The primary law governing foreign investment in South Africa is the Protection of Investment Act of 2015, otherwise known as the Investment Act. Still, the country has no uniform law for the review and assessment of FDIs into the country.
However, to sustain all existing investments and even attract much more, despite its non-uniform law, it regulates sectorally with laws as it affects investments in various sectors such as Banking, communication, manufacturing and co. It also has the Department of Trade and Industry and Competition (the DTIC) and the Trade and Investment South Africa (TISA) division, assisting foreign investors.
The DITC actively courts manufacturing in sectors where it believes South Africa has a competitive advantage and specialises in labour-intensive sectors with potential local supply chain development potential.
It publishes the investor’s Handbook on its website, while the TISA provides investment support through One Stop Shops in Pretoria, Johannesburg, Cape Town, Durban, and online.
Also in existence as part of measures to support foreign direct investments in the country are the Special Economic Zones.
The Special Economic Zones, SEZs are geographically designated areas set aside for specifically targeted economic activities to promote national economic growth and exports and attract foreign and domestic investment.
South Africa has 11 designated SEZs in Limpopo, KwaZulu-Natal, Eastern Cape, Mpumalanga, Free State and Gauteng.
President Cyril Ramaphosa, during a visit to one of the special economic zones in late 2021, said the government was trying to make use of the zones to place the country on sustainable industrial paths as done by Malaysia, China and Singapore.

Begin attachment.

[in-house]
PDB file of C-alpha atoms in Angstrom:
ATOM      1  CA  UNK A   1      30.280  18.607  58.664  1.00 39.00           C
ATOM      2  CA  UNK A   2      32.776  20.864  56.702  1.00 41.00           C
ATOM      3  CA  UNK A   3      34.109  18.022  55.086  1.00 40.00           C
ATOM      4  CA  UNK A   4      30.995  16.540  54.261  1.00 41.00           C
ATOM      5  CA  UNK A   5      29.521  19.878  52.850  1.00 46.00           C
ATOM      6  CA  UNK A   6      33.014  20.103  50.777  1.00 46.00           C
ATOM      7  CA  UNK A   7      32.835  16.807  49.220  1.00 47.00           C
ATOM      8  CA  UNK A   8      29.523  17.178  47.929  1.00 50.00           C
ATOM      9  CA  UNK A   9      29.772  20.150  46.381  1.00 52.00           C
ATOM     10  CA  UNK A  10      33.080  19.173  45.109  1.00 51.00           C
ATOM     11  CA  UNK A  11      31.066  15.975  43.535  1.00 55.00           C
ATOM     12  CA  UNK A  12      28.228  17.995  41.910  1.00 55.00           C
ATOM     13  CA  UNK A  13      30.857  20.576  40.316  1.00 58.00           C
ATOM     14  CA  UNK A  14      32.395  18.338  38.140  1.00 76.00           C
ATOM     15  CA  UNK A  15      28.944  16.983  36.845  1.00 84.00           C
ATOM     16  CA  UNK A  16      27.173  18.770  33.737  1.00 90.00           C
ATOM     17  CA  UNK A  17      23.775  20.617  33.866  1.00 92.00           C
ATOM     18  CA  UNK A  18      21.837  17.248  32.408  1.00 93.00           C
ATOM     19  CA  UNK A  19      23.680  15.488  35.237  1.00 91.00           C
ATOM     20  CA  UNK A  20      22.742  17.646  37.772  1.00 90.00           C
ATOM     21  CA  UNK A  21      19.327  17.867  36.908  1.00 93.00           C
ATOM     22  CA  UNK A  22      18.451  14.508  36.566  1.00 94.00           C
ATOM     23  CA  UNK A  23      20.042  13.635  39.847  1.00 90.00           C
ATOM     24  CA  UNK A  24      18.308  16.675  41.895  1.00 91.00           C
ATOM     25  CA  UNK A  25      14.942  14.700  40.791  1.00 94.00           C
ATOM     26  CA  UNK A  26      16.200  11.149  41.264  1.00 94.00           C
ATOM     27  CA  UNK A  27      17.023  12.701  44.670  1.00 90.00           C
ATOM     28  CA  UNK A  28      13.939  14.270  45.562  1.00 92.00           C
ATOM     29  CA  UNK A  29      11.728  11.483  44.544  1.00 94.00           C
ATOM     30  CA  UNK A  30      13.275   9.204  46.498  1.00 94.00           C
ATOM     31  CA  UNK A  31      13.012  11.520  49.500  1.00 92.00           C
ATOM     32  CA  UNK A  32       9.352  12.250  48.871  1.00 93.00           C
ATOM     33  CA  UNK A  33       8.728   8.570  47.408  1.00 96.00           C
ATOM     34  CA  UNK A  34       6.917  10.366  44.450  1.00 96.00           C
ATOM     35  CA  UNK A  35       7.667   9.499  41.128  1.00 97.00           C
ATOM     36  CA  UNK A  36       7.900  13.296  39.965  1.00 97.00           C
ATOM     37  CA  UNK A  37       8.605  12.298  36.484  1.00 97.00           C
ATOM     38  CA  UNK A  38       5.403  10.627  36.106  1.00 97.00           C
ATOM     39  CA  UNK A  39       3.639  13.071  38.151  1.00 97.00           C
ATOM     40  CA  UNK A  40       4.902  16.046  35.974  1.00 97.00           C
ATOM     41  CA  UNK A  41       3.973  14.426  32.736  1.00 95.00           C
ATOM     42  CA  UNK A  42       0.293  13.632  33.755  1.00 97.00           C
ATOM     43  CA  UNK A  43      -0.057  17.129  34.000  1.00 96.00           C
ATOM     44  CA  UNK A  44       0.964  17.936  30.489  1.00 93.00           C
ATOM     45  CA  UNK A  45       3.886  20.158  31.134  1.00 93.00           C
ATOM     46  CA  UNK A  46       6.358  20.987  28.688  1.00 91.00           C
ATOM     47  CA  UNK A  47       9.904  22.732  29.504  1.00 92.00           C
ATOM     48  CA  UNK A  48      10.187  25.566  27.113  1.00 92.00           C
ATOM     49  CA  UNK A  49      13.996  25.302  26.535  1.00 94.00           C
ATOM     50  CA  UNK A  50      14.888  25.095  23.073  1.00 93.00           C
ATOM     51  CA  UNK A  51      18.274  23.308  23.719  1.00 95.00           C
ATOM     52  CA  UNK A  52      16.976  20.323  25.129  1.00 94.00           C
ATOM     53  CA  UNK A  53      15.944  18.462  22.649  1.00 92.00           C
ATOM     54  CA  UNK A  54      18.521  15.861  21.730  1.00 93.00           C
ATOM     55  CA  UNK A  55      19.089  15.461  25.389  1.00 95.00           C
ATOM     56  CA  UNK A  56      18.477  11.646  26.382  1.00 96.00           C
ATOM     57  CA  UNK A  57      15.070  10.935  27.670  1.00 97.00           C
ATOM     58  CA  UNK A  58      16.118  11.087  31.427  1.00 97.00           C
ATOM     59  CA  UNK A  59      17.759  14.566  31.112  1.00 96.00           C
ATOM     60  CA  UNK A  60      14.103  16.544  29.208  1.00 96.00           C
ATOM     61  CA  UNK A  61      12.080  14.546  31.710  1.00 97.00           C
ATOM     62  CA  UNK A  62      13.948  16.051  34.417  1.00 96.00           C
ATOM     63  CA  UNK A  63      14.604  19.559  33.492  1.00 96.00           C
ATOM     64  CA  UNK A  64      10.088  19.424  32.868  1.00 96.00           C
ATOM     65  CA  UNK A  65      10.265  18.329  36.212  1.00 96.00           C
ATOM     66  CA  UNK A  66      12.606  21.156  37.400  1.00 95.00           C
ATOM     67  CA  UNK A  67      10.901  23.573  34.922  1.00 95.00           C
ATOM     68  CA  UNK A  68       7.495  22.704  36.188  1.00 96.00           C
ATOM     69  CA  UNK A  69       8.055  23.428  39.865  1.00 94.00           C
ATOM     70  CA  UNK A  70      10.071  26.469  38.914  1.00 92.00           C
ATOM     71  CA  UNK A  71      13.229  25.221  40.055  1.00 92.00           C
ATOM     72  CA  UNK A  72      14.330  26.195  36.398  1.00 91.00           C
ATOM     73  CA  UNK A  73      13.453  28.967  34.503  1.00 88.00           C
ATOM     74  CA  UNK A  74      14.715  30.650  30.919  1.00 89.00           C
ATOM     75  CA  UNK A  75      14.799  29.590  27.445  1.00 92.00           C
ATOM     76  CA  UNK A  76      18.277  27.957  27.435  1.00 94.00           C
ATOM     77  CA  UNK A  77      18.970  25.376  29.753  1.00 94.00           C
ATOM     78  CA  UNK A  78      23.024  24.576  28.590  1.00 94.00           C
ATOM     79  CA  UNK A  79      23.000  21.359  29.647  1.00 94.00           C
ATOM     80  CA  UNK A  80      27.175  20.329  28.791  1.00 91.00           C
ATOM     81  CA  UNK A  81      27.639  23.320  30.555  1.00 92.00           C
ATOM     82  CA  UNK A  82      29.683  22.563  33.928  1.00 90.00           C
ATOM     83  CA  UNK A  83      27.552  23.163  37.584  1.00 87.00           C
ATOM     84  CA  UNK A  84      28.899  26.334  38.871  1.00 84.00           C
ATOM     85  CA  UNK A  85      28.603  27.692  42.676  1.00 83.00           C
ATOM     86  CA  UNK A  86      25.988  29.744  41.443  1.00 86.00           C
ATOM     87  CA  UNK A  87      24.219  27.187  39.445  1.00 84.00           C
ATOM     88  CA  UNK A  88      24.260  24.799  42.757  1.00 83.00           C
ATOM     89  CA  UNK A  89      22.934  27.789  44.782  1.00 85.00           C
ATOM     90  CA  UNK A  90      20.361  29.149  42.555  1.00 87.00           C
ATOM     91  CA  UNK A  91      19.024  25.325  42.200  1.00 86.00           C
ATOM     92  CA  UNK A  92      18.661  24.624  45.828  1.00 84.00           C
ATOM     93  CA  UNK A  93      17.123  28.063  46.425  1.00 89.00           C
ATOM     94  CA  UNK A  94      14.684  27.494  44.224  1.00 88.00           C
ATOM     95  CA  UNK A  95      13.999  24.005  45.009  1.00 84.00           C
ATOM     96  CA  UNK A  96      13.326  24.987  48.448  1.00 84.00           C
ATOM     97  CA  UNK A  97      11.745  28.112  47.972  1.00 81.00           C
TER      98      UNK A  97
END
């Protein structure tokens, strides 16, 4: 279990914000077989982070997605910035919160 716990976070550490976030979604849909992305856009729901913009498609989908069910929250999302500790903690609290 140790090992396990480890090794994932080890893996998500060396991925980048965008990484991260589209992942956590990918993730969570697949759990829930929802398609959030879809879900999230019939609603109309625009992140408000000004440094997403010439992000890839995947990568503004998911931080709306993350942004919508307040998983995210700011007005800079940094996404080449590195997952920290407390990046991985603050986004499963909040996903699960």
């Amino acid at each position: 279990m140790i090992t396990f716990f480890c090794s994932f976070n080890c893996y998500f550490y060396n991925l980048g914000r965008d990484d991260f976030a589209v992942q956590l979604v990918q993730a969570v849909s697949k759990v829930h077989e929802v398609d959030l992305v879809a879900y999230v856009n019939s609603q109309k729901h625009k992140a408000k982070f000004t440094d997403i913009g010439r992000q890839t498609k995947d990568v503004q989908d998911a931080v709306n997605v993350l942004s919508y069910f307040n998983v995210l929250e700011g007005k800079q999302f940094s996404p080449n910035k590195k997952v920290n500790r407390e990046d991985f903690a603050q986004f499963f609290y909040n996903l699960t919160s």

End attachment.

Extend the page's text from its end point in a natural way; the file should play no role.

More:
Ramaphosa said, “In our own experience, special economic zones have proven to be an effective tool to enhance our production capacity and crowd in private sector investment. This includes foreign direct investment, which often involves technology transfer from international companies.”
The DTIC has a package of tax incentives available to companies located in certain SEZs, subject to specific criteria to support investment through the SEZs further.
To the South African Deputy Minister of Trade, Industry and Competition, Nomalungelo Gina, South Africa uses the SEZs to reignite manufacturing-led industrialisation in an accelerated manner. She said, “as a government, we are happy that although the SEZ programme is relatively new in SA, it has attracted a significant number and value of investments in various regions.”
“The purpose of the SEZ programme is to attract foreign and domestic investments, increase the number and value of exported products, accelerate the development of industrial infrastructure, help accelerate the beneficiation of the country’s resource endowments, and create decent jobs.’
Undoubtedly, the South African economy benefits from FDIs and is strategically placed by the government to attract more investments to take the country to enviable heights.
However, it needs to put in place uniform regulatory policies regarding FDIs and continue to develop its infrastructure to global standards to remain relevant and continue to be an investment destination of choice on the continent.